Paul McKellips is living his destiny to help defend his country. Like the asymmetric enemies we face, Paul’s weapons are unconventional and leverage his strength in telling a story. Knowing Paul, his motivation for what he is doing is love; love of his fellow-man, love of his family and love of his country.
Having run into my former partner last week in Washington D.C, I was reminded of what a chameleon he is; moving between coasts, careers and the left side and right side brain. Stepping into his office, one gets a glimpse of what he has accomplished over the past 10 years in helping plant the seeds of a free press in his in Afghanistan and Iraq.
The video cameras, lighting and novels strewn about his office illustrate his latest work as Executive Vice President/Media Producer for the Foundation for Biomedical Research. In that role, he is responsible for getting the message out about the work of his organization and its members. As would be expected of Paul, he uses multiple media to tell his story.
His first novel, Uncaged, sends a powerful reminder of our dangerous post 9-11 world. He clearly promotes the work of his foundation, but does so in such a way to show the nuances of an issue that, at a superficial and emotional level, looks black and white. McKellips has written a biomedical thriller that is grounded in reality and pulls together nonfiction details that only he can tell and which makes his story way too realistic.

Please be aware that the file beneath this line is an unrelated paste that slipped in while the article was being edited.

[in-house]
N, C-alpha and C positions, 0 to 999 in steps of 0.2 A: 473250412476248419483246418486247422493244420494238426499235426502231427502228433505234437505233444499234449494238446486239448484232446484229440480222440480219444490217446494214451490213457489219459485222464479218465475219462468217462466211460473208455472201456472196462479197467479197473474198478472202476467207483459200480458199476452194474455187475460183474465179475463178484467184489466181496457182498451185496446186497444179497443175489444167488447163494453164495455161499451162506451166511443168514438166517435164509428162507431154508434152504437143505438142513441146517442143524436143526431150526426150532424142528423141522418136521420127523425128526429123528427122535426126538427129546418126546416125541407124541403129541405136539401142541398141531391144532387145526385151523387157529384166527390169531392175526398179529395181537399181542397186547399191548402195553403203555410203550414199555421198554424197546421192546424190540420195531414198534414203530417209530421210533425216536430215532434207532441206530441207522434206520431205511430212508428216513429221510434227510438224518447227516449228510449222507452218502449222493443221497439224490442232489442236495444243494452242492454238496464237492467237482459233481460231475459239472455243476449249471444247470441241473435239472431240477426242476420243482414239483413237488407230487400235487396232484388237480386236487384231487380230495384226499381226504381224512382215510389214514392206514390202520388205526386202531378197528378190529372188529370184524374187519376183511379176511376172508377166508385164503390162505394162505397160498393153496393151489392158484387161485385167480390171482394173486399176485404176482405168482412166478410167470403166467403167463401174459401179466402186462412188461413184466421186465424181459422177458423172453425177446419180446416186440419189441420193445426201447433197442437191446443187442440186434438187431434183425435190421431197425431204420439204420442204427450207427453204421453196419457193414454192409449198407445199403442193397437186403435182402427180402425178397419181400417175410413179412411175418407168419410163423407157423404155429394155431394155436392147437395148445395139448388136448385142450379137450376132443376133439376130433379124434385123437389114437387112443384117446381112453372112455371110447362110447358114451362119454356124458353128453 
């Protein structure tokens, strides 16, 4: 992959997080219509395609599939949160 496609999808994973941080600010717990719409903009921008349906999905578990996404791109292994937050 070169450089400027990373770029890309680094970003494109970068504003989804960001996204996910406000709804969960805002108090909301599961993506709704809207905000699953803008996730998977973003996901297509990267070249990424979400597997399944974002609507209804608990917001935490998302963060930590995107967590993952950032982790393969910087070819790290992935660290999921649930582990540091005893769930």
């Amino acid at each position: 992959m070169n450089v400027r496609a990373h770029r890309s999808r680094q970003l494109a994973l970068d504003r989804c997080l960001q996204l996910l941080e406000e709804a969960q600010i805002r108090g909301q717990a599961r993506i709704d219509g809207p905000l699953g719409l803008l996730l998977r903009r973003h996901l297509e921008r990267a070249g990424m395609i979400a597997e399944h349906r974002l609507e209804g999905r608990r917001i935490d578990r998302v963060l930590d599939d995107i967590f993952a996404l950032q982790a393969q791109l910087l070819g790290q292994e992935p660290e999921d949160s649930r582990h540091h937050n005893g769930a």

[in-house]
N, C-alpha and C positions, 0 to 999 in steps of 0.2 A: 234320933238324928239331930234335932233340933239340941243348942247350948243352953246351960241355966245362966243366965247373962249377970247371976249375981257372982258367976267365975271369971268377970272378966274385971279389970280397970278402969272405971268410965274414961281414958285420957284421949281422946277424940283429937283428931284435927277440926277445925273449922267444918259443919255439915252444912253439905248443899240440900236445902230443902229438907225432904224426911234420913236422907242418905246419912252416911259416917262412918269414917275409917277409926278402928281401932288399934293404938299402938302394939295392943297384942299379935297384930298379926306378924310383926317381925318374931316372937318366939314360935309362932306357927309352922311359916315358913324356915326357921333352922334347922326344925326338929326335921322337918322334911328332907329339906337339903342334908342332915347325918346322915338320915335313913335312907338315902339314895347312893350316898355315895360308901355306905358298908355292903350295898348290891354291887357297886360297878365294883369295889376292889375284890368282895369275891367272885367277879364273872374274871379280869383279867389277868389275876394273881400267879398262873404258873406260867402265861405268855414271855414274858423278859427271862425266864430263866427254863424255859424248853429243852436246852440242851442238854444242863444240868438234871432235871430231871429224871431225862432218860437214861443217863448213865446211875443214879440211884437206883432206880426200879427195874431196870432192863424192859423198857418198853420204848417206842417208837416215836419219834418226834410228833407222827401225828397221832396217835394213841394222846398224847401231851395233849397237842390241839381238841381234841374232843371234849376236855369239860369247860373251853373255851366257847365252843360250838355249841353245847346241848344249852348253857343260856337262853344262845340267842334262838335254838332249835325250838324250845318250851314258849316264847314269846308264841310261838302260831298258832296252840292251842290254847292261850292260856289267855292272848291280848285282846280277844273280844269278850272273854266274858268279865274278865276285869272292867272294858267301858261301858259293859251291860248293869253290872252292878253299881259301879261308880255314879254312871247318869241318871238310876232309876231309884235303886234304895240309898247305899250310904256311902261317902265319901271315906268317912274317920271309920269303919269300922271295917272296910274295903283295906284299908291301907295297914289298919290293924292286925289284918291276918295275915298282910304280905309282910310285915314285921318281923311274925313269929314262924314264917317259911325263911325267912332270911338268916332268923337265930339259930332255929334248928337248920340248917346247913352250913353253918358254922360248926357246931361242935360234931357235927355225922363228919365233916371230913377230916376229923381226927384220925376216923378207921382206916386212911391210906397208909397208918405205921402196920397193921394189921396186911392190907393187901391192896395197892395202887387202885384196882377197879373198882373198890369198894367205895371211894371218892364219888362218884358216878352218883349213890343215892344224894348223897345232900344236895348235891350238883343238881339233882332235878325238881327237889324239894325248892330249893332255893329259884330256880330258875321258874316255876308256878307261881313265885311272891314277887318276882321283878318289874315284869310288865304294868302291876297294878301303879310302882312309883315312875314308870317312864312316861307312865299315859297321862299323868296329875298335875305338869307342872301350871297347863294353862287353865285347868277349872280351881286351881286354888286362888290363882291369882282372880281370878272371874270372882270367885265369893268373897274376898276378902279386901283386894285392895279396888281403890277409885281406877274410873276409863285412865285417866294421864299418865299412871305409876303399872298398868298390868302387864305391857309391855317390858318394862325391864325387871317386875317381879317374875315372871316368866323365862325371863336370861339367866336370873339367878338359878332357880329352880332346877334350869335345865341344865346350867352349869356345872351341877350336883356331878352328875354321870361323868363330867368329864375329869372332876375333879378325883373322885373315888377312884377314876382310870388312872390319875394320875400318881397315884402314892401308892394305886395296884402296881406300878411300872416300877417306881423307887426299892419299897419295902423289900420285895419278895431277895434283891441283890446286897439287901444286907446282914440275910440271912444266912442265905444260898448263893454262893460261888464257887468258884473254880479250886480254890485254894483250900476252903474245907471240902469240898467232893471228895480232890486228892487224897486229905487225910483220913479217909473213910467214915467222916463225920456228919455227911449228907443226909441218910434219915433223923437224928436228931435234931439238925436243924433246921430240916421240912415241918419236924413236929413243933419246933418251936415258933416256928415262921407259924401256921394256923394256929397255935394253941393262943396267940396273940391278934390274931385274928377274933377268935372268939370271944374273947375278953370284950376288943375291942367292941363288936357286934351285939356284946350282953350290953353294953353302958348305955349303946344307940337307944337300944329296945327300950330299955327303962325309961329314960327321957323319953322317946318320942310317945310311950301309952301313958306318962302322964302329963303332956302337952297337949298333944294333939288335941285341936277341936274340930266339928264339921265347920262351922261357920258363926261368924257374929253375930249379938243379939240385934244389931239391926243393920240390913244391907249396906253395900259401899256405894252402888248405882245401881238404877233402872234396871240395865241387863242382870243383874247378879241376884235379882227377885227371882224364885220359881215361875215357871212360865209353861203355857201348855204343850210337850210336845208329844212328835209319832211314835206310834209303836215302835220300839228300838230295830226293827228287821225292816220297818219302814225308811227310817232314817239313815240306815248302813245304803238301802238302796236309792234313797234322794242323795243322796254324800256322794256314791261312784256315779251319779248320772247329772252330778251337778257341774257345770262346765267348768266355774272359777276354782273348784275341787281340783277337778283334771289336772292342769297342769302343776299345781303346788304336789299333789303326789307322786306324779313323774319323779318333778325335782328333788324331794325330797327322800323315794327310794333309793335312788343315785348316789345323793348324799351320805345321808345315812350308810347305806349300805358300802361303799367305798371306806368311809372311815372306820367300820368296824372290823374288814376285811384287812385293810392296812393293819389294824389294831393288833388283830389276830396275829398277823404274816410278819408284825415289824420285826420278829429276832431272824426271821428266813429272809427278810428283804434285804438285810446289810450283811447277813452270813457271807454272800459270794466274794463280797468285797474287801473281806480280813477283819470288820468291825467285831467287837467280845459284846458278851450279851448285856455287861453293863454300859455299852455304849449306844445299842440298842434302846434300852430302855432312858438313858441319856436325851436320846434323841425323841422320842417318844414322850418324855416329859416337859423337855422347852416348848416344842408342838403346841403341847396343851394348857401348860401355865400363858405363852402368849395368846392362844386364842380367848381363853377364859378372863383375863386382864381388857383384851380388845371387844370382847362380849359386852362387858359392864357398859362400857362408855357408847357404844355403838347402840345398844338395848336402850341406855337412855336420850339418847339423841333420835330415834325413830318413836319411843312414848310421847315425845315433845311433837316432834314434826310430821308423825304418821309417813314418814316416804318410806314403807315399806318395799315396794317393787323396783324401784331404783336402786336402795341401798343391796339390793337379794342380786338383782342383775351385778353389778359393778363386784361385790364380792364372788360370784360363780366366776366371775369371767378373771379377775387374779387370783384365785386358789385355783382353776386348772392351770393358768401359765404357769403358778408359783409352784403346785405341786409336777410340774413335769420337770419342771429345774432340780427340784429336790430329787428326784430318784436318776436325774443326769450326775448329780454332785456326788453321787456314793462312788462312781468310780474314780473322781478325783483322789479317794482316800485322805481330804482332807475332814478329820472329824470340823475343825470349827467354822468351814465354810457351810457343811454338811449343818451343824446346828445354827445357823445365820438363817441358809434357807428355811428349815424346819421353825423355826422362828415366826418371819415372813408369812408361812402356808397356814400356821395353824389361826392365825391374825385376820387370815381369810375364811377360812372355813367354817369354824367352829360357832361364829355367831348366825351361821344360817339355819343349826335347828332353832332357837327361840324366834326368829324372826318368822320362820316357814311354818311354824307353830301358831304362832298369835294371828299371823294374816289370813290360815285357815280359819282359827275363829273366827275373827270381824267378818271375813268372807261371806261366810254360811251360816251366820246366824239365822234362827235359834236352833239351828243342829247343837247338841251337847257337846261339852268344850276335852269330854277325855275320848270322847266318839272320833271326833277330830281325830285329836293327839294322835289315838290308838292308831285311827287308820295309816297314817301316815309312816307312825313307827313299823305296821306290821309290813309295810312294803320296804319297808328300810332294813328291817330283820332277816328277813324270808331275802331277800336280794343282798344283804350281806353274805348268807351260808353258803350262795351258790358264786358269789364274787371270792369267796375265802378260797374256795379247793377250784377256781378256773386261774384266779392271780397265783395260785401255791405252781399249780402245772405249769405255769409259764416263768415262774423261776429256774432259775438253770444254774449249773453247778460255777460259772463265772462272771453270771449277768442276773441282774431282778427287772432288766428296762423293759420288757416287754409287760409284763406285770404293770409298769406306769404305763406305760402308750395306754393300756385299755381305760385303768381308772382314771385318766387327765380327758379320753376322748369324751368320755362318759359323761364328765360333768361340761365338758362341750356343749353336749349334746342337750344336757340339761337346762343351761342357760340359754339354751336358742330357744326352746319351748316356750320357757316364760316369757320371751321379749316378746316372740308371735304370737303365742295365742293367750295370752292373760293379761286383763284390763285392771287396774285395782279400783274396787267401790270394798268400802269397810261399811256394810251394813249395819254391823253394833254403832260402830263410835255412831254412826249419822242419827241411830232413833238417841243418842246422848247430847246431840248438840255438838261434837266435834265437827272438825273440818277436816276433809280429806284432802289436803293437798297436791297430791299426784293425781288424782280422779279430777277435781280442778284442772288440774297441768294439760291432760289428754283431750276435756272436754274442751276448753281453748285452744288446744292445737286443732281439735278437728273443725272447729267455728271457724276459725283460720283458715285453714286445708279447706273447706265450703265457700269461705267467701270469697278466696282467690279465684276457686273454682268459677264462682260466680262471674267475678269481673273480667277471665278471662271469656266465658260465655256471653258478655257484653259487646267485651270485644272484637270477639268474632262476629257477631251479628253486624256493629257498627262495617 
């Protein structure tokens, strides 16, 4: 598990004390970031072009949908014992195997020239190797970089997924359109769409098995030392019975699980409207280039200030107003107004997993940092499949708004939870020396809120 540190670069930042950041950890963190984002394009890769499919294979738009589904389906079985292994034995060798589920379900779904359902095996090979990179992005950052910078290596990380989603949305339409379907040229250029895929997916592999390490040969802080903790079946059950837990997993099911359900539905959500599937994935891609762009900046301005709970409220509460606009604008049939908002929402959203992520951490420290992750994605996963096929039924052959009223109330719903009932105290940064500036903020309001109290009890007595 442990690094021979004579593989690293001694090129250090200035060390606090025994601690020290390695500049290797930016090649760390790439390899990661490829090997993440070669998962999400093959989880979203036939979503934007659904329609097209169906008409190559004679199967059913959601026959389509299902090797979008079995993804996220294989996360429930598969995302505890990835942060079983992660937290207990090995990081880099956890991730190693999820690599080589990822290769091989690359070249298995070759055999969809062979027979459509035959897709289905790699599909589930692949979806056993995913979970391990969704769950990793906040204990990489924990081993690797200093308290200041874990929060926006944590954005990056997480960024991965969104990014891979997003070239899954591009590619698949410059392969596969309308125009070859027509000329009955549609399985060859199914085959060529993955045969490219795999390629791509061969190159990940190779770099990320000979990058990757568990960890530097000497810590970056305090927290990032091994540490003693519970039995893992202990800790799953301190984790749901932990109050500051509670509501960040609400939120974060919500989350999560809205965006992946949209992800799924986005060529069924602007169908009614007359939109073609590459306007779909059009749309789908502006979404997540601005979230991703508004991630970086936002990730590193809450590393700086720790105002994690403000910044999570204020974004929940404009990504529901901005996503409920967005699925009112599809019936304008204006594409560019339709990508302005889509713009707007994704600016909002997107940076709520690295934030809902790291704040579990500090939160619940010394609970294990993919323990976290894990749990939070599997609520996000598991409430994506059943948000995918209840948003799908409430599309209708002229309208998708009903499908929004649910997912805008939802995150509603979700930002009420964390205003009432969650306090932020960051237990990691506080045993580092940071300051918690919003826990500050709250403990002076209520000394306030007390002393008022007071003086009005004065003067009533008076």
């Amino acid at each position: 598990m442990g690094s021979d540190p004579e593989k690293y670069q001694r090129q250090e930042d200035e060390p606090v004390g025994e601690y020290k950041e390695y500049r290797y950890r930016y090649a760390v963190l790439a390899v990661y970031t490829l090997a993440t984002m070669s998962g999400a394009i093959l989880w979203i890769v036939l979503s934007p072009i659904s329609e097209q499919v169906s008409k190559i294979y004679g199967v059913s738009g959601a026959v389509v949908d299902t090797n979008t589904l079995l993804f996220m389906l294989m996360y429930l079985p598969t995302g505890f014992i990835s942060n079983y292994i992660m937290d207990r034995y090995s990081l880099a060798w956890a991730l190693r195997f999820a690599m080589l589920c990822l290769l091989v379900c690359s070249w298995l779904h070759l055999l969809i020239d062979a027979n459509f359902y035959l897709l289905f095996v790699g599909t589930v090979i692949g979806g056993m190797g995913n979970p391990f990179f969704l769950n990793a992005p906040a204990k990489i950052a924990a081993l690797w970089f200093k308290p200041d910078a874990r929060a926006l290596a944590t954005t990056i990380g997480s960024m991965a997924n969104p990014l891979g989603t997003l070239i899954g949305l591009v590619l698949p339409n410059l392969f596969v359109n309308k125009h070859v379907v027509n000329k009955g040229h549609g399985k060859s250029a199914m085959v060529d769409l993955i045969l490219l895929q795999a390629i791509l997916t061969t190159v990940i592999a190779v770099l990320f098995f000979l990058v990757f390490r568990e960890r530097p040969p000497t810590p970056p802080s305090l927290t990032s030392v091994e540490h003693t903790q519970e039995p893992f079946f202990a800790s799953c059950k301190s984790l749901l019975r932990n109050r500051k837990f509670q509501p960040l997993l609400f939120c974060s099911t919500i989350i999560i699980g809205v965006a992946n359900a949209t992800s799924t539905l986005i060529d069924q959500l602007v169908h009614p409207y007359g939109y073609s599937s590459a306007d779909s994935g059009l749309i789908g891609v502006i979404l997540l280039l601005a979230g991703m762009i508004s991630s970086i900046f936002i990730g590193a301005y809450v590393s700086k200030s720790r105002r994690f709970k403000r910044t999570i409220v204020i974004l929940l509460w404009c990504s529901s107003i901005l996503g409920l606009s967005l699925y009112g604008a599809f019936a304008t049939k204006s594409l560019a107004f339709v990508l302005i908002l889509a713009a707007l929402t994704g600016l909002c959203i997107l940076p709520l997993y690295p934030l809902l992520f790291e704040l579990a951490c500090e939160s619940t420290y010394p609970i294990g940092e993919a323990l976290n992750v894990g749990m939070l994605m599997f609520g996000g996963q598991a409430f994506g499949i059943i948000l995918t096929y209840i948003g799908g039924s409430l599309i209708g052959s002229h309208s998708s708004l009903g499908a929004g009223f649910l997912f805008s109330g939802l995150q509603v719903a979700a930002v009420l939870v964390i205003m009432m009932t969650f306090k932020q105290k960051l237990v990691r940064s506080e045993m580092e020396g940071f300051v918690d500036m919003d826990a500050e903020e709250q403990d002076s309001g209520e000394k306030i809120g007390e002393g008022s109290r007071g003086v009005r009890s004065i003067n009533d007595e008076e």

The characters are well-developed and it is easy to root for the hero and heroine. Despite a dark subject, McKellips injects subtle humor, such as his acronym for VOD – Veganism on Demand – that hints at his work earlier in his career.
Although a novel, his book is a reminder of the threats to the modern infrastructures (e.g. cloud computing, broadband) that remove so much friction from the modern economy and make life easy for those of us on the home-front Uncaged is a must-read for anyone involved in designing and maintaining those infrastructures, as the picture it paints is much more gripping and memorable than what might be found in a white paper or a conference about such topics.